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Discussion Starter · #1 ·
Hello! Does any one know if i could change the F10 gearbox on my kadett D 1.3N with an F16 5speed gearbox?Will it fit?
And another question.. I think the F10 4 speed gearbox is the standard gearbox for the kadett D, but does any one know why when i'm driving on 4th gear(the last gear) and i reach 100km/h the engine revvs at about 4500 rpm, which is to much so that's why i never drive faster then 80km/h and that's why i wan't to change the gearbox, but why are the gears so short on my f10?
 

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Old Opeler
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Hello! That sounds like Front Wheel Drive stuff you are talking about - all the cars here are the earlier Rear wheel drive Opels - the FWD models were not imported into the USA. THe last Opels in the uSA were the 1975 Manta models.

However I have a 1987 Opel Ascona 2.0i front wheel drive here in New Zealand and we have Vectras here plus Astras, Calibras and a few Omegas

As I understand it all the FWD gearboxes will interchange in the FWD Opel range - except the models that use the Isuzu motors.

Hope that helps - but I don't know much about the front wheel drive models either.
 

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Discussion Starter · #3 ·
Well yes it is a front wheel drive and was made from 1979 till 1983 i think.Here you can check some history if you are interested:
http://www.kadett.freehomepage.com/about.html
The engine is 1.3 N DOHC Carburettor and is german. It is 60 HP. The current gearbox is F10. The other one F16 that I want to put is probably like your Ascona's gearbox or an Astra or Vectra. The Omega I think is rear wheel drive. Don't know about the calibra, should be rear wheel drive because it's kind a sports car.
Anyway.. The only concern that it won't fit are the drive axels actually I'm not sure about the exact term - the metal bars that connect the wheels with the differential of the gear box (that make the wheel turn forward or backword and make the car go). I too have hurd that they are interchangable, but that's my only concern. Have you hurd something about that?
 

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Old Opeler
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"Drive axels" is near enough - maybe we would call them "drive shafts" but it is the same thing.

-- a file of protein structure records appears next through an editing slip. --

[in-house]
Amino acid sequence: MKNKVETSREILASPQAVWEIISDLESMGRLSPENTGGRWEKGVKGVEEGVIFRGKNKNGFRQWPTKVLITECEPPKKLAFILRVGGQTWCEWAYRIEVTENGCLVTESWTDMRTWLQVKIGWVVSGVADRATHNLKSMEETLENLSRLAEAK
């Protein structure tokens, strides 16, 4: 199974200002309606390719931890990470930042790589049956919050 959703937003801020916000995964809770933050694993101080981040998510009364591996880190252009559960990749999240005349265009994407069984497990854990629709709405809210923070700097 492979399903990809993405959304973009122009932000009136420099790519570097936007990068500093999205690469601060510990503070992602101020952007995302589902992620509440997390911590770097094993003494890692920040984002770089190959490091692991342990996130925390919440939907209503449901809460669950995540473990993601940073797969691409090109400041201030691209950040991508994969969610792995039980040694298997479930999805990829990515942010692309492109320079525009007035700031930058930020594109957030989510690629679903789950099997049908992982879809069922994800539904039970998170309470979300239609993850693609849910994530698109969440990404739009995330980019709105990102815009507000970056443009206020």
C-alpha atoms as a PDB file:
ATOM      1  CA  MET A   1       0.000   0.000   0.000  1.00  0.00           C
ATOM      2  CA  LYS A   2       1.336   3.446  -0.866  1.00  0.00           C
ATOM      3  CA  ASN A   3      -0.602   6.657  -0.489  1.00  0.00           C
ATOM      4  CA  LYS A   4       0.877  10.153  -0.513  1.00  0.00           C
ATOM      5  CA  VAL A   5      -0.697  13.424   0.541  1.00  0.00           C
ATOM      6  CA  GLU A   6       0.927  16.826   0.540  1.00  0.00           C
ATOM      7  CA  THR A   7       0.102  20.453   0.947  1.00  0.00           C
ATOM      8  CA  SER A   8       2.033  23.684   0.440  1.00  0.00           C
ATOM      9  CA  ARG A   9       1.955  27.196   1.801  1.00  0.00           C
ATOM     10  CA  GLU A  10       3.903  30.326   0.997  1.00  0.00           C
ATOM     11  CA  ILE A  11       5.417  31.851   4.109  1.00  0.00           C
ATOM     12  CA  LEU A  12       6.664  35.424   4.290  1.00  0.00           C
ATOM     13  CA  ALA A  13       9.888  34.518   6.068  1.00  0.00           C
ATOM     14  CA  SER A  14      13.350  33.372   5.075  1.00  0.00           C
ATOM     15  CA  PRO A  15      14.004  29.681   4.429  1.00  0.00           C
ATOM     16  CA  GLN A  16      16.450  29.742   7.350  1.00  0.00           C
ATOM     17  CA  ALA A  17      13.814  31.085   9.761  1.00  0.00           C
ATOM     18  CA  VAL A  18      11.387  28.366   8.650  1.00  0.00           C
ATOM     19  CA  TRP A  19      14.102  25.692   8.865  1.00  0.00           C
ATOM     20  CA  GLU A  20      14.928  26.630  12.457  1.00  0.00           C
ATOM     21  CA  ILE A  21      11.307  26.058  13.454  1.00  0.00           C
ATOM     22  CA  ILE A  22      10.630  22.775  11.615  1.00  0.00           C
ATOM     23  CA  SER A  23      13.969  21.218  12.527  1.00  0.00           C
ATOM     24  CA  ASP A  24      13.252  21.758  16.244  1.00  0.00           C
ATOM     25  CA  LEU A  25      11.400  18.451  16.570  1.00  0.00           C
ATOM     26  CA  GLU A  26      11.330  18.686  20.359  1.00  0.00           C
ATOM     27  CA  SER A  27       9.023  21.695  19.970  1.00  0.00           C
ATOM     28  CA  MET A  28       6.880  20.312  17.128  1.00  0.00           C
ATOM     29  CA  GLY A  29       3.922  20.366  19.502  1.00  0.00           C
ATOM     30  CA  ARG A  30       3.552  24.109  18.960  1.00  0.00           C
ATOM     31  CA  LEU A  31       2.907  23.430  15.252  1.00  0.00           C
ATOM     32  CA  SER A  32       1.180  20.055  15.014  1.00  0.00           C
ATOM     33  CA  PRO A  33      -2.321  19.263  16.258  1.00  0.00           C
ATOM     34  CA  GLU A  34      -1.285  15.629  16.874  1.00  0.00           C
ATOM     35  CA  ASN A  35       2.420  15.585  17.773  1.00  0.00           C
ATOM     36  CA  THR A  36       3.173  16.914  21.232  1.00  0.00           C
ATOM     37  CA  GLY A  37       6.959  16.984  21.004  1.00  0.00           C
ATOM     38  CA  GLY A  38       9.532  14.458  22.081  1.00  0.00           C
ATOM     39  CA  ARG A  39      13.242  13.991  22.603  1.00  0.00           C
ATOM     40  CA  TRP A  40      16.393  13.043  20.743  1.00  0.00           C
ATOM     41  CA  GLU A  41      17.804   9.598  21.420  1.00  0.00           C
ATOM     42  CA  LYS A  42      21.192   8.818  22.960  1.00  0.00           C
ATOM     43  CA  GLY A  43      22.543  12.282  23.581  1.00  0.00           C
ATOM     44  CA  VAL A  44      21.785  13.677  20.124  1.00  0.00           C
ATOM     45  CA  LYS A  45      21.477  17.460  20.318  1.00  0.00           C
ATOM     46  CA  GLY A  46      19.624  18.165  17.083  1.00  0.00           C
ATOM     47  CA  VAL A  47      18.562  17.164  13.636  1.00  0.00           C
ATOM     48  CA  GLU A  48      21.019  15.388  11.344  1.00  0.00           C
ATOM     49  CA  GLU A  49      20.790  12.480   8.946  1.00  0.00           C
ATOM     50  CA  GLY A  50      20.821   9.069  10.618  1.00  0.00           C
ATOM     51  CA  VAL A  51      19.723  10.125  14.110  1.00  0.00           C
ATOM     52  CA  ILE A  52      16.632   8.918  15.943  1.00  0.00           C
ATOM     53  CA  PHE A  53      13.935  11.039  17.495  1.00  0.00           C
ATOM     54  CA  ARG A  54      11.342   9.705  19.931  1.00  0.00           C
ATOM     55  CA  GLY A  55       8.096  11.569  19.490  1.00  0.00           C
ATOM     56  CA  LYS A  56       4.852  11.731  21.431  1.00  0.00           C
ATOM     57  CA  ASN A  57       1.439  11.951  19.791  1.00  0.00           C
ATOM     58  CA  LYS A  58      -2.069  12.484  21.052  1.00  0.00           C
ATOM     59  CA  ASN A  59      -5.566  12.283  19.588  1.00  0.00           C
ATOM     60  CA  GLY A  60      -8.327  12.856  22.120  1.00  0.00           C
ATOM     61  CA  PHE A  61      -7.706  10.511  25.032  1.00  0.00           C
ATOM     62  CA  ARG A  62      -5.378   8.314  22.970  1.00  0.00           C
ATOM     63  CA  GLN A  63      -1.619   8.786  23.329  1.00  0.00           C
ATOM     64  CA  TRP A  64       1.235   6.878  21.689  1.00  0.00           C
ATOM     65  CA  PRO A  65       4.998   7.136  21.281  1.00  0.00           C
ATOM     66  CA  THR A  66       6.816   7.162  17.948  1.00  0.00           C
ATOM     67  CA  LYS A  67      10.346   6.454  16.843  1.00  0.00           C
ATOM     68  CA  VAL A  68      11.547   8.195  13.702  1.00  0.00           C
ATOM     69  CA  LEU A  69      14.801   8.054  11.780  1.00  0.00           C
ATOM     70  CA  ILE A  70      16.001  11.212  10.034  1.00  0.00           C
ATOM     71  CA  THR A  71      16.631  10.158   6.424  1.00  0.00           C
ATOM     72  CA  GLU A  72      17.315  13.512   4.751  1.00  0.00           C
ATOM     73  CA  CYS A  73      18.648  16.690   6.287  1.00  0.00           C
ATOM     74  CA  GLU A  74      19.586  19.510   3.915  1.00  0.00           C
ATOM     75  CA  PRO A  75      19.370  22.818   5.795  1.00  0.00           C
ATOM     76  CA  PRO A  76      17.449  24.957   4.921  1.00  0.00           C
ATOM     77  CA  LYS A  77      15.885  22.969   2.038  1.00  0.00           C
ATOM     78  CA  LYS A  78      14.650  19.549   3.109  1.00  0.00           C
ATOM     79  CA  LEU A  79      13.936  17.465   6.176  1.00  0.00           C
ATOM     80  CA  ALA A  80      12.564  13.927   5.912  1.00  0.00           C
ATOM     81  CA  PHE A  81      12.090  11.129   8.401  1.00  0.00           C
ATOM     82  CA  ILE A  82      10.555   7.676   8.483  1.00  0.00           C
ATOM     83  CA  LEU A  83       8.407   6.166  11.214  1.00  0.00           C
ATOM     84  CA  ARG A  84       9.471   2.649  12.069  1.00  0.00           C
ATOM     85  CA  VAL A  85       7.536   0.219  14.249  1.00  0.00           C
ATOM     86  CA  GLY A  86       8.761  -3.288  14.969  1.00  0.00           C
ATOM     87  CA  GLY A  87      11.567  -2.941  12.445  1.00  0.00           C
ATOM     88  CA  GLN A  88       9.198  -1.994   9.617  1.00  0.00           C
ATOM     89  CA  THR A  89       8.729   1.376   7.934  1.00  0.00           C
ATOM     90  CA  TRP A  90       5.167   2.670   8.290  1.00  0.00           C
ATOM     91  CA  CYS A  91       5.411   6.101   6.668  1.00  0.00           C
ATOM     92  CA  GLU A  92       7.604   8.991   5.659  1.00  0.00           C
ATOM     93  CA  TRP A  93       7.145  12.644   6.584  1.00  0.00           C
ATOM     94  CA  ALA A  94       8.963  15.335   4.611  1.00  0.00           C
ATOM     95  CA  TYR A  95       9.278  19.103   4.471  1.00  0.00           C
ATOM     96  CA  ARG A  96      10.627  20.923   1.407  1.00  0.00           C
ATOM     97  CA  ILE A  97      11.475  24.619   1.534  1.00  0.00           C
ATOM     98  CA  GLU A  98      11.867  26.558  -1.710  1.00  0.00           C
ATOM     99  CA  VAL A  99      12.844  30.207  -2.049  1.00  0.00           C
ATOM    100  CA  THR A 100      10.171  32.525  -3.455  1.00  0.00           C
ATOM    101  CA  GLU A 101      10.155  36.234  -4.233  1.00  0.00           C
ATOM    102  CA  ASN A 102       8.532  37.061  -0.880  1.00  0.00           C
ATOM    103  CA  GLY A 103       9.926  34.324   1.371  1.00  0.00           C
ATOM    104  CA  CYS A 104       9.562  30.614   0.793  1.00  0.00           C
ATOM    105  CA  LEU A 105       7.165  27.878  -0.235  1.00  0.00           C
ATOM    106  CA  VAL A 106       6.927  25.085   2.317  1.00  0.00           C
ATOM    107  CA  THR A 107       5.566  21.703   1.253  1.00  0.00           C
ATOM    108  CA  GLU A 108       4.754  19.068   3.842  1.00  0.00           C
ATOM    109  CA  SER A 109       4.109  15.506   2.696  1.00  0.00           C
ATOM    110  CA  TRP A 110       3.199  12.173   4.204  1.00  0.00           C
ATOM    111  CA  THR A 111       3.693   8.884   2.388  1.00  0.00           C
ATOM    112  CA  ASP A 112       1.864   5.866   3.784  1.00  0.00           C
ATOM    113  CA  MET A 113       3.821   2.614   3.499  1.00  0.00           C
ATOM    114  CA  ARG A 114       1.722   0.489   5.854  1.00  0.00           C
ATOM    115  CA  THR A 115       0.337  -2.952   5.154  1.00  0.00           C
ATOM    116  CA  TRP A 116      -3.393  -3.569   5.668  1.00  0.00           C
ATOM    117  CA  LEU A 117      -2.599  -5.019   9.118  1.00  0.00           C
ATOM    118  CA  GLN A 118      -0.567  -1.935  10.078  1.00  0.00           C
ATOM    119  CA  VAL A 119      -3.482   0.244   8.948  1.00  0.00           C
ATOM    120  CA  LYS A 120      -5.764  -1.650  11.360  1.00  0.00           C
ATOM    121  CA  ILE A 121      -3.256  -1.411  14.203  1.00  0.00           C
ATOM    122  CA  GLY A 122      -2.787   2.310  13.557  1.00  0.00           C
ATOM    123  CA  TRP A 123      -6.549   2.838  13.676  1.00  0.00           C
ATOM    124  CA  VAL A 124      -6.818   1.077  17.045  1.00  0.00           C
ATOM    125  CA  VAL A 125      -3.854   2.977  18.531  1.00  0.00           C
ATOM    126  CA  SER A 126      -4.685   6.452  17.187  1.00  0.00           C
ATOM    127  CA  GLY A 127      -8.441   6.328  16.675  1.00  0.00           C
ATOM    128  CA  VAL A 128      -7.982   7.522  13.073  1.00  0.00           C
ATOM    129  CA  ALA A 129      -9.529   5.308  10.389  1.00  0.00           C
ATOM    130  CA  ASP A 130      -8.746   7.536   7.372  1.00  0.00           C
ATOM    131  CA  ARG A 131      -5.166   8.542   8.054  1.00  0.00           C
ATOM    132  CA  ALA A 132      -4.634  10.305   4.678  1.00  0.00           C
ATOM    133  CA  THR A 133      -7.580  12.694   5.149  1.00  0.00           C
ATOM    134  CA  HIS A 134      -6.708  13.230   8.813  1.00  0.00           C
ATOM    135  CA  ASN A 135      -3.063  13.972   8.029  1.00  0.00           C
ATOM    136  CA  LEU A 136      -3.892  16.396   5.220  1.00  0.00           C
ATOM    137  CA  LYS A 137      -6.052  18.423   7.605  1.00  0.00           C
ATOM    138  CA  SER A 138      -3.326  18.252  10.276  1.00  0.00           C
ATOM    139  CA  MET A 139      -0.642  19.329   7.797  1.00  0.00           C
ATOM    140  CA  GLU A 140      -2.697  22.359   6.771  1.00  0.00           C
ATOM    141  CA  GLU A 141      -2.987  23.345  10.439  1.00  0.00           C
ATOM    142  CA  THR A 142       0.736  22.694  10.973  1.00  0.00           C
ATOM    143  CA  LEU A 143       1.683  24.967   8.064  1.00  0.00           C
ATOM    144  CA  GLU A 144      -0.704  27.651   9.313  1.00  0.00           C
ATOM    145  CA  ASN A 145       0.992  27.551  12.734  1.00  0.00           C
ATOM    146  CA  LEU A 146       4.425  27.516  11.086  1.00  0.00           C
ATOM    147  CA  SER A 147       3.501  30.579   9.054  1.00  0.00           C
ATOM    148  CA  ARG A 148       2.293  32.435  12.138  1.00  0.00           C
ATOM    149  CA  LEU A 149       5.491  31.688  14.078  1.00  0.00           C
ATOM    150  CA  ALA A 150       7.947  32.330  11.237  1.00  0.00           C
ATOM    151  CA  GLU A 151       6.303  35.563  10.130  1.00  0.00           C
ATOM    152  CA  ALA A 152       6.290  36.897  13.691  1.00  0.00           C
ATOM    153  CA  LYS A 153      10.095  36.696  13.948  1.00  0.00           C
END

Had a look at the web site and the history of the Opel Kadett D - thanks for putting the link to it in your posting.

You have woken up my memory _ the drive axles have two different splines on the end that goes into the gearbox. There are two types with different numbers of spline teeth. I don't know which one is which though as I have never had my Ascona pulled to bits. I know it has the F16 gearbox though.

Hope That Helps
 

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Discussion Starter · #5 ·
That's what I have hurd too and that what my concern was about. I know that on the Kadett E (or also know as teardrop i think in England they call it that way) Produced from 84 till 88-89, originaly fitted with a 4 speed gearbox (unfortunately don't know if it was an F10), to put a 5 speed gearbox you had to change the drive shafts. Is there any way that I could count the number of the splines teeth of the new gearbox and those on the car drive shafts whithout removing it? I've looked all over the internet but couldn't find enaugh information.
thanks again.
 

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Vauxhall Workshop Manual

I hunted out my Vauxhall Cavalier workshop manual (same as Opel Asconas) and the gearbox section lists the F10 and F16 series gearboxes.

THe F10 (fitted to 1.3 up to 1982); F10.4W (standard ratio fourspeed) and F10.5W (standard ratio fivespeed) both fitted to 1.3 from 1982 all seem to be interchangable. Final drive ratio 4.18:1 and 4.29:1

The F16; F16.4W/5W and F16.5C have different gear ratios - in particular the final drive (or "diff" ratio) is different. (3.74:1 3.74:1 and 3.94:1 respectively).

I think the 1.3 would struggle a bit with the different final drive ratio but if that is all you can find they should fit.

THe only way I canthink of to check the number of splines on the drive shafts is to pop them out and count them.

The left hand drive shaft sounds harder to remove than the right hand one.

"A tool will be required for insertion between the transmission casing and the inner drieshaft joint. A flat steel bar with a god champher on one end will serve. Drive the tool into the gap between the joint and casing to release the shaft snap-ring from the differential."

It looks like the drive shaft is only held into the gearbox by a round wire snap ring on the end of the splines and the axle is simply pulled out to get it apart.

I got my manual from EBay in the U.K. and it only cost GBP2.00 - plus postage around the world of course! HTH
 
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